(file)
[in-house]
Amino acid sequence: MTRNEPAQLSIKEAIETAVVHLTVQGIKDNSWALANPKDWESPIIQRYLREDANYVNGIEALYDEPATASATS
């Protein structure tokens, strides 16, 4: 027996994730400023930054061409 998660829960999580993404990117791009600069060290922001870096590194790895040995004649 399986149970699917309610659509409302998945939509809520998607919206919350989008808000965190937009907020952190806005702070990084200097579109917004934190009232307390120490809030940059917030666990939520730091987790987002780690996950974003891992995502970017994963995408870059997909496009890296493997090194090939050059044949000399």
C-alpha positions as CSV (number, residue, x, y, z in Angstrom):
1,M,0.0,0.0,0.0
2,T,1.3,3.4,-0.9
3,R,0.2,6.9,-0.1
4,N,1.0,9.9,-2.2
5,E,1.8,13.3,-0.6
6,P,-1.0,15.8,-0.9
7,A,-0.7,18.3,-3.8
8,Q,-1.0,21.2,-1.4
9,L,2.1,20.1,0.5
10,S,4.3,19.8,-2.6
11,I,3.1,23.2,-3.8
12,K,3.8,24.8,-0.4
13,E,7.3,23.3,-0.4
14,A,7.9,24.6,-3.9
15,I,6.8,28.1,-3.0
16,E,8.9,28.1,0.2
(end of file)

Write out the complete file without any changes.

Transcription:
[in-house]
Amino acid sequence: MTRNEPAQLSIKEAIETAVVHLTVQGIKDNSWALANPKDWESPIIQRYLREDANYVNGIEALYDEPATASATS
């Protein structure tokens, strides 16, 4: 027996994730400023930054061409 998660829960999580993404990117791009600069060290922001870096590194790895040995004649 399986149970699917309610659509409302998945939509809520998607919206919350989008808000965190937009907020952190806005702070990084200097579109917004934190009232307390120490809030940059917030666990939520730091987790987002780690996950974003891992995502970017994963995408870059997909496009890296493997090194090939050059044949000399």
C-alpha positions as CSV (number, residue, x, y, z in Angstrom):
1,M,0.0,0.0,0.0
2,T,1.3,3.4,-0.9
3,R,0.2,6.9,-0.1
4,N,1.0,9.9,-2.2
5,E,1.8,13.3,-0.6
6,P,-1.0,15.8,-0.9
7,A,-0.7,18.3,-3.8
8,Q,-1.0,21.2,-1.4
9,L,2.1,20.1,0.5
10,S,4.3,19.8,-2.6
11,I,3.1,23.2,-3.8
12,K,3.8,24.8,-0.4
13,E,7.3,23.3,-0.4
14,A,7.9,24.6,-3.9
15,I,6.8,28.1,-3.0
16,E,8.9,28.1,0.2